Rhipicephalus sanguineus

Also known as the Brown dog tick, kennel tick

Hosts

Most mammals: dog, cattle (occasionally)

Distribution

Worldwide

Rhipicephalus sanguineus is generally found in sheltered areas where climactic conditions remain relatively constant.  Large concentrations of populations are found mainly in warm and moist environments.

Pathogenesis

Dog: Babesia canis, Babesia gibsoni, Ehrlichia canis

Human: Rickettsia rickettsi, Rickettsia sibirica, Rickettsia conori, Francisella tularensis

 

Other diseases that have been associated with R. sanguineus include:

Rickettsia rhipicephali

Haemobartonella canis

Hepatozoon canis

Dipetalonema dracunculoides

Description

Adult female dorsal features

  • Porose areas are circular and broadly separated
  • Cervical field depressions are large and straight
  • Scapular grooves are steep
  • Scutum is pale in colour
  • Unfed females can measure between 3.0mm-4.5mm in length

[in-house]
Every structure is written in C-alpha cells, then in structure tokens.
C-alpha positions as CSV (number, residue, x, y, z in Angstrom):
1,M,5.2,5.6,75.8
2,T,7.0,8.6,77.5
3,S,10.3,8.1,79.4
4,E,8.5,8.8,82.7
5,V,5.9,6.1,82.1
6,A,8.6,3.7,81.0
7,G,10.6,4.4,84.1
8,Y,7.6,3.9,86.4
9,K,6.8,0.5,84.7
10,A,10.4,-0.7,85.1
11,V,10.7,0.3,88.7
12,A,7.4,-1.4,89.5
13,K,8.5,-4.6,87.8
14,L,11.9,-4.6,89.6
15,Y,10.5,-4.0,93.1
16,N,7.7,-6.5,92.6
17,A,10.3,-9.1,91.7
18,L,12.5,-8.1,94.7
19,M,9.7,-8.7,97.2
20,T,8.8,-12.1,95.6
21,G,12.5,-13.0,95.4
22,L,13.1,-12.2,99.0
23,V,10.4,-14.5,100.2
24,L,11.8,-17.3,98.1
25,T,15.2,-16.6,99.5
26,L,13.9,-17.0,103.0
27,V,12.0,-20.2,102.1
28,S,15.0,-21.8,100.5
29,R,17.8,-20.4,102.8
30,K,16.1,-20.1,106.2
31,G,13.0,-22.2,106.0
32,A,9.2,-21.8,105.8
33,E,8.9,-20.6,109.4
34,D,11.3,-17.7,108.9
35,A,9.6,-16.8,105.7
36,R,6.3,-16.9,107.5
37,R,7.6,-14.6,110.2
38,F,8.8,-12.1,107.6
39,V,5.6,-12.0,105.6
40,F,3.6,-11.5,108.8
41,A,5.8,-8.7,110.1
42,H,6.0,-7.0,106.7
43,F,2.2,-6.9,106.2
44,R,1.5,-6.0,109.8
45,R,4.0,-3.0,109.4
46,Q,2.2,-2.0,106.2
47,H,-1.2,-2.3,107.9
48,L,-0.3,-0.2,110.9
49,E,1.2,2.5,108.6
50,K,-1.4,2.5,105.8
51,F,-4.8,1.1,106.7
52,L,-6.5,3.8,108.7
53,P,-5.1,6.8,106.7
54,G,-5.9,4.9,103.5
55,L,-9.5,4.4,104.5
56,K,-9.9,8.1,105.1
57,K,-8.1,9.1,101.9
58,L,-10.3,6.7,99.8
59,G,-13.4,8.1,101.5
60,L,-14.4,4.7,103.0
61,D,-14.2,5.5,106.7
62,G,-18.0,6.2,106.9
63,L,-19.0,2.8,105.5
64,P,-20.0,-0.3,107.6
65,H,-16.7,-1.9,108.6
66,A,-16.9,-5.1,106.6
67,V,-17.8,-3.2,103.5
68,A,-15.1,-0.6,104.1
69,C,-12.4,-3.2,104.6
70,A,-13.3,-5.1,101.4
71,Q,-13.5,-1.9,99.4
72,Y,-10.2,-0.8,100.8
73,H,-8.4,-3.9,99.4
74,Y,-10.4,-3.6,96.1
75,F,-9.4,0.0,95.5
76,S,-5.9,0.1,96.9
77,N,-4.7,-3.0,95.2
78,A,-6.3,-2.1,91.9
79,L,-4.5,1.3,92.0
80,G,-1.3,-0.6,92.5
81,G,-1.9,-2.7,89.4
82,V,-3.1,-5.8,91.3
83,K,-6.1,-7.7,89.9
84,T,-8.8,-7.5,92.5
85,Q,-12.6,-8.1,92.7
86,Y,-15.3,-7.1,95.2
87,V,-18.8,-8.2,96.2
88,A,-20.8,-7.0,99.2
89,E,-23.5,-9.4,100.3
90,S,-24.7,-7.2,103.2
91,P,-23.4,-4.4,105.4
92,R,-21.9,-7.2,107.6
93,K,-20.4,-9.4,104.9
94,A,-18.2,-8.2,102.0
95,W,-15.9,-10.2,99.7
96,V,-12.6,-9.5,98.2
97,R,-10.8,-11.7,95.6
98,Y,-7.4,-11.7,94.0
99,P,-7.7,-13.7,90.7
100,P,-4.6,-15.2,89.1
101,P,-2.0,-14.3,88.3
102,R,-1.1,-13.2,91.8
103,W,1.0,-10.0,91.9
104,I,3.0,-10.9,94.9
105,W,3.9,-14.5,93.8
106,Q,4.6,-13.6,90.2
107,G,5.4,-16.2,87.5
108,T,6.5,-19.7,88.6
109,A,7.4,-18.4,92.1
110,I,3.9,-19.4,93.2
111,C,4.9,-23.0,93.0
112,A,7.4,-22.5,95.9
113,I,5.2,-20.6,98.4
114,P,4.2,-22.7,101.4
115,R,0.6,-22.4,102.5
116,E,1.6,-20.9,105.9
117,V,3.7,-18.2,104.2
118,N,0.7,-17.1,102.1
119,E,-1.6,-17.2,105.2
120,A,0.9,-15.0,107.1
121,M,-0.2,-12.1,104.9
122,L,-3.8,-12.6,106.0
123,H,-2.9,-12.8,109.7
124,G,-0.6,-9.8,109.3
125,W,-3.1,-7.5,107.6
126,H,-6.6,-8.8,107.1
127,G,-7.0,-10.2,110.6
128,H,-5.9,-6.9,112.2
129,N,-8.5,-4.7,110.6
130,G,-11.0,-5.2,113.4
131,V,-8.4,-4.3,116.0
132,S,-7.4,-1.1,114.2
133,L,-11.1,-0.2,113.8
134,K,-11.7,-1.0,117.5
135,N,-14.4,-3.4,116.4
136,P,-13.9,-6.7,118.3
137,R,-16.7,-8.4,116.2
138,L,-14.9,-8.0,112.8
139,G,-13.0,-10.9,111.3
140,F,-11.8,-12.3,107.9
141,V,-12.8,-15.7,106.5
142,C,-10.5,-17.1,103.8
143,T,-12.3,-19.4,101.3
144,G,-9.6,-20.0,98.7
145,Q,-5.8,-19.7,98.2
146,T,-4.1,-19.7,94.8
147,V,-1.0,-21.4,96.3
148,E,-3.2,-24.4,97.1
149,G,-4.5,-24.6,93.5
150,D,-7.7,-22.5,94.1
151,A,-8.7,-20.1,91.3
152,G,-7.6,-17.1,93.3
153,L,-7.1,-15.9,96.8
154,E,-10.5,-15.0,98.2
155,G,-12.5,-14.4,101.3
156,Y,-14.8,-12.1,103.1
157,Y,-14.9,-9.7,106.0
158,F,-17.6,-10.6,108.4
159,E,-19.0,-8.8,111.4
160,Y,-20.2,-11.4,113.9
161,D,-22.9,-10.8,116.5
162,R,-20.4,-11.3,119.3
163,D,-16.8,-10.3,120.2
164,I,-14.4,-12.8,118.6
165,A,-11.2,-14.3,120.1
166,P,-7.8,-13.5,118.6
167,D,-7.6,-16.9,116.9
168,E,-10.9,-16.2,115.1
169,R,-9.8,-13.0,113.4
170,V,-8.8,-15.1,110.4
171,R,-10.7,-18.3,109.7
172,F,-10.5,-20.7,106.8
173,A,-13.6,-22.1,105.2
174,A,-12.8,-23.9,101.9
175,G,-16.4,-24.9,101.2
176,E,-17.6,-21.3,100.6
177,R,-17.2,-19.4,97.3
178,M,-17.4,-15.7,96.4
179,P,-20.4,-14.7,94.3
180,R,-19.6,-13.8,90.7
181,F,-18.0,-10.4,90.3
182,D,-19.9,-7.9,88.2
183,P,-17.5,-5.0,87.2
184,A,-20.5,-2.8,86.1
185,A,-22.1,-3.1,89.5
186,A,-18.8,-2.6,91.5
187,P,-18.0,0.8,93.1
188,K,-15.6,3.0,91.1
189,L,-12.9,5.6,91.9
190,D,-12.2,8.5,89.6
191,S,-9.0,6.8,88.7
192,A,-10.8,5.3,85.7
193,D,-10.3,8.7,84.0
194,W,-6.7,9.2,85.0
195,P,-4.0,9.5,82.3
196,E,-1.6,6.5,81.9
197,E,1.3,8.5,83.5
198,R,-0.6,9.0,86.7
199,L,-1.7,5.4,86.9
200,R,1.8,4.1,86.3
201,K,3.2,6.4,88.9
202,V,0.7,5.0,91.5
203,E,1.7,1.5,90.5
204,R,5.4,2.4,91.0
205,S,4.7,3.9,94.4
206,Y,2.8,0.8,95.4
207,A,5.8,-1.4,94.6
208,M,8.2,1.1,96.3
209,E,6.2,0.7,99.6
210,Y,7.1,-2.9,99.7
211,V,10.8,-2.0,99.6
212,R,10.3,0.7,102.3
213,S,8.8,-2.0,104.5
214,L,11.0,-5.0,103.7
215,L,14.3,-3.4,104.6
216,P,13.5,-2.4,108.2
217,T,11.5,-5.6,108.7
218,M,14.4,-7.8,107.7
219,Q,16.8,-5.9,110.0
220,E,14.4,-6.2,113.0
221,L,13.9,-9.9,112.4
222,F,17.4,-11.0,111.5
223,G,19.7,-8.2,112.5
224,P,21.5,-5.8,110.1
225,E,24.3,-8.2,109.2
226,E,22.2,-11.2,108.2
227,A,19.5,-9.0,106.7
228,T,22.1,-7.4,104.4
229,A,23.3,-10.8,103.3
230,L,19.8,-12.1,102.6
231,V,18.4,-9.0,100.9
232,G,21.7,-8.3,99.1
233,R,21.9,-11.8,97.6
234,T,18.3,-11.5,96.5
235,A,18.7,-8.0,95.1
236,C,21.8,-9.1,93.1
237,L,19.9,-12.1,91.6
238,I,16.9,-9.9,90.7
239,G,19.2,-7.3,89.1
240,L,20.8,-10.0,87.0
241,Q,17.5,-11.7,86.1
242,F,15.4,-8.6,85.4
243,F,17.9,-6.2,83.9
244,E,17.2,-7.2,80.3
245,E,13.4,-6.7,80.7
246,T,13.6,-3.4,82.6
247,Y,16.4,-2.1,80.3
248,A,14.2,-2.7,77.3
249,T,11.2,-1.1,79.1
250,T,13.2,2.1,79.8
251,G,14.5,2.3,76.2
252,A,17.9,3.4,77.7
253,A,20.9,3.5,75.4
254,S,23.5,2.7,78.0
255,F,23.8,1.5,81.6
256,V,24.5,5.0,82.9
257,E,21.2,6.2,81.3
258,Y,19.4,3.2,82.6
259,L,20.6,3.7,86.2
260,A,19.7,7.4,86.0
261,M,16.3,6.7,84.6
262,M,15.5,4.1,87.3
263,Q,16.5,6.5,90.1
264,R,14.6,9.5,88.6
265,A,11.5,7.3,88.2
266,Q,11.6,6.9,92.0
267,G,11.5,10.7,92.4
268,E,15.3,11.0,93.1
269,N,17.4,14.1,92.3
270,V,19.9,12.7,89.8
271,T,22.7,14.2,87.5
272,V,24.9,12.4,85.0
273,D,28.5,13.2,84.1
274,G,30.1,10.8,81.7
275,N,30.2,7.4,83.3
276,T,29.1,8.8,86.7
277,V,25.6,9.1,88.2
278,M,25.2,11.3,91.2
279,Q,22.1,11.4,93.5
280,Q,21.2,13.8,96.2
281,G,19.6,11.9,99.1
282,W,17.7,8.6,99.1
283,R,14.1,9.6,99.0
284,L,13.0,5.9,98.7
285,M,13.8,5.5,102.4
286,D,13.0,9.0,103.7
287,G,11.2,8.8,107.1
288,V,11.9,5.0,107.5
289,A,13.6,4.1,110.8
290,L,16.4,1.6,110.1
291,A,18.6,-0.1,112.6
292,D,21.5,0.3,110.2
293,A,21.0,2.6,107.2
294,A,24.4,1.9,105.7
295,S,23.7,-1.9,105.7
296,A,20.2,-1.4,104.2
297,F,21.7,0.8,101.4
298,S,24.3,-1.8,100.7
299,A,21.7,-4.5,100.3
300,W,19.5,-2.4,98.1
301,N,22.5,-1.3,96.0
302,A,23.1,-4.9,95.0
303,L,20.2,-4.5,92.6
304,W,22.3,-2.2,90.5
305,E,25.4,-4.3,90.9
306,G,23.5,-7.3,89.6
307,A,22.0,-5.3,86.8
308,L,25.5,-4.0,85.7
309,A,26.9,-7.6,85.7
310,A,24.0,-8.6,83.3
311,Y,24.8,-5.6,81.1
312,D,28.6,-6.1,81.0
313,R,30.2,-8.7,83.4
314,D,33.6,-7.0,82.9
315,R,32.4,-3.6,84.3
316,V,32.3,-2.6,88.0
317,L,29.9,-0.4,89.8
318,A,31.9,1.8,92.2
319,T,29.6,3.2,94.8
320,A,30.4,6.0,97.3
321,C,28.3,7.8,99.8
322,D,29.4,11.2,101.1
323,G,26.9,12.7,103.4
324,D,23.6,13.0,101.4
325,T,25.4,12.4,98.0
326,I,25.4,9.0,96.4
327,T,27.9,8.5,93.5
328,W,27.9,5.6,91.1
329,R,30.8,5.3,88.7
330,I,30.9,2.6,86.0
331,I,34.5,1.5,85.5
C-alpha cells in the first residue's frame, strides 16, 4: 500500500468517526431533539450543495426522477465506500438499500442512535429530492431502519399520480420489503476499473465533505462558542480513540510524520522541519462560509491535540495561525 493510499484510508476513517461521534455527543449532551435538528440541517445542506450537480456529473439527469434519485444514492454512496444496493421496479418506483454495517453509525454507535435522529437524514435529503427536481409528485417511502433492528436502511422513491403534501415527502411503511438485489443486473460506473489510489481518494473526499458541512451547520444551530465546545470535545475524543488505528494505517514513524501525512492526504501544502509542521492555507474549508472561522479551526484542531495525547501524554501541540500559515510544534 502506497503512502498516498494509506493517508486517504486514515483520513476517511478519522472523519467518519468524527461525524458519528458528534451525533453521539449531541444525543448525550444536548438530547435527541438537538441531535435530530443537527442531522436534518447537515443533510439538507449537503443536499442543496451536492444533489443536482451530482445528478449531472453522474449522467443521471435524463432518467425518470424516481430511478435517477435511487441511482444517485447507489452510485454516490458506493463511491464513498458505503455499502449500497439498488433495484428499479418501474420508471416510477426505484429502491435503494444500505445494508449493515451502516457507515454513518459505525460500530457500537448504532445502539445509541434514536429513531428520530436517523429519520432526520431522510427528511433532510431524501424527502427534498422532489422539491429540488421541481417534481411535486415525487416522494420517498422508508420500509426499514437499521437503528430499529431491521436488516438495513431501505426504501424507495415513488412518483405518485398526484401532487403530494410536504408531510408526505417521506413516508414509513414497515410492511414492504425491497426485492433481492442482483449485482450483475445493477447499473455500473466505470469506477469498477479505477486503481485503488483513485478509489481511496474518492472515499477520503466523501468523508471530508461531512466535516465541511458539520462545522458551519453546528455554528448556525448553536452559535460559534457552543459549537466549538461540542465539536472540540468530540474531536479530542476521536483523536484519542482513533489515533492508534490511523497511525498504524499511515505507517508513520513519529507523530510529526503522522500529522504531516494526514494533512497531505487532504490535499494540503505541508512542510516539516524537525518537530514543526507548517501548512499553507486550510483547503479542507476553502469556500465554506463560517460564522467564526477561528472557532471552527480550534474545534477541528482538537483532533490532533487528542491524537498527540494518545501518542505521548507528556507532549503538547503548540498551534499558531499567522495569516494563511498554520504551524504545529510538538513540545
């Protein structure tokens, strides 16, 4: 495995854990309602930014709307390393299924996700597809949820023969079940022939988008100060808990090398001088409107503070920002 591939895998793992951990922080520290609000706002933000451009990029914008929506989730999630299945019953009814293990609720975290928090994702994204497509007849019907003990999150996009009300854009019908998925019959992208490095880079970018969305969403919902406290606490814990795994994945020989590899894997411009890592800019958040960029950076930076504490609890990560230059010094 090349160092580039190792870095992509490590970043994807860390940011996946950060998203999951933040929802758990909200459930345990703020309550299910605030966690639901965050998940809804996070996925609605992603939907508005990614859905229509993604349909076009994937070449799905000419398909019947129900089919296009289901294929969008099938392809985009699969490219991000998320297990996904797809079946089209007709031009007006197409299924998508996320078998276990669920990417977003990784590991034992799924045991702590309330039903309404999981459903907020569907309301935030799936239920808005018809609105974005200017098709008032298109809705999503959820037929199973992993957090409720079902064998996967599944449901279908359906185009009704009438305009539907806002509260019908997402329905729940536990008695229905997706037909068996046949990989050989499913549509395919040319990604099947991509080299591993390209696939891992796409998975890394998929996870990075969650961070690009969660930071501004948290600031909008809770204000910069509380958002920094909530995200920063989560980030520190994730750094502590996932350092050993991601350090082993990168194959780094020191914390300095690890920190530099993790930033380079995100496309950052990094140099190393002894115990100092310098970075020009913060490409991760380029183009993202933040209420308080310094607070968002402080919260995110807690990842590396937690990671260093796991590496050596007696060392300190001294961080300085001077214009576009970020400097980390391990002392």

• Engorged females can measure up to 12mm in length

Adult female dorsal view and adult female close up of gnathosoma. (Click on pictures for a close up)

Adult female ventral features

  • Coxae I: large, distinct, equally paired internal and external spurs
  • Coxae II-IV: small external spurs

Adult female ventral view and adult female close up of coxae/ventral gnathosoma. (Click on pictures for a close up)

Adult male dorsal features

  • Conscutum pale in colour
  • Punctations are small-medium and sparse
  • Lateral grooves are distinct
  • Posterior grooves are distinct
  • Males measure between 3.0mm-3.8mm

 
Adult male dorsal view; shape of a fed male’s body compared to an unfed male. Note: colour difference due to storage. (Click on pictures for a close up)

Adult male close up of gnathosoma. (Click on pictures for a close up)

Adult male ventral features

  • Coxae I: large, distinct, equally paired internal and external spurs
  • Coxae II-IV: small external spurs
  • Caudal process protrudes in fed males (as seen in photo above)
  • Accessory adanal shields present and large
  • Adanal shields present¬† range in shape from narrow/trapezoid to broad/curve

Adult male ventral view; shape of a fed male’s body compared to an unfed male. Note: colour difference due to storage (Click on pictures for a close up)

Adult male close up of coxae/ventral gnathosoma. (Click on pictures for a close up)

 

 

 

 

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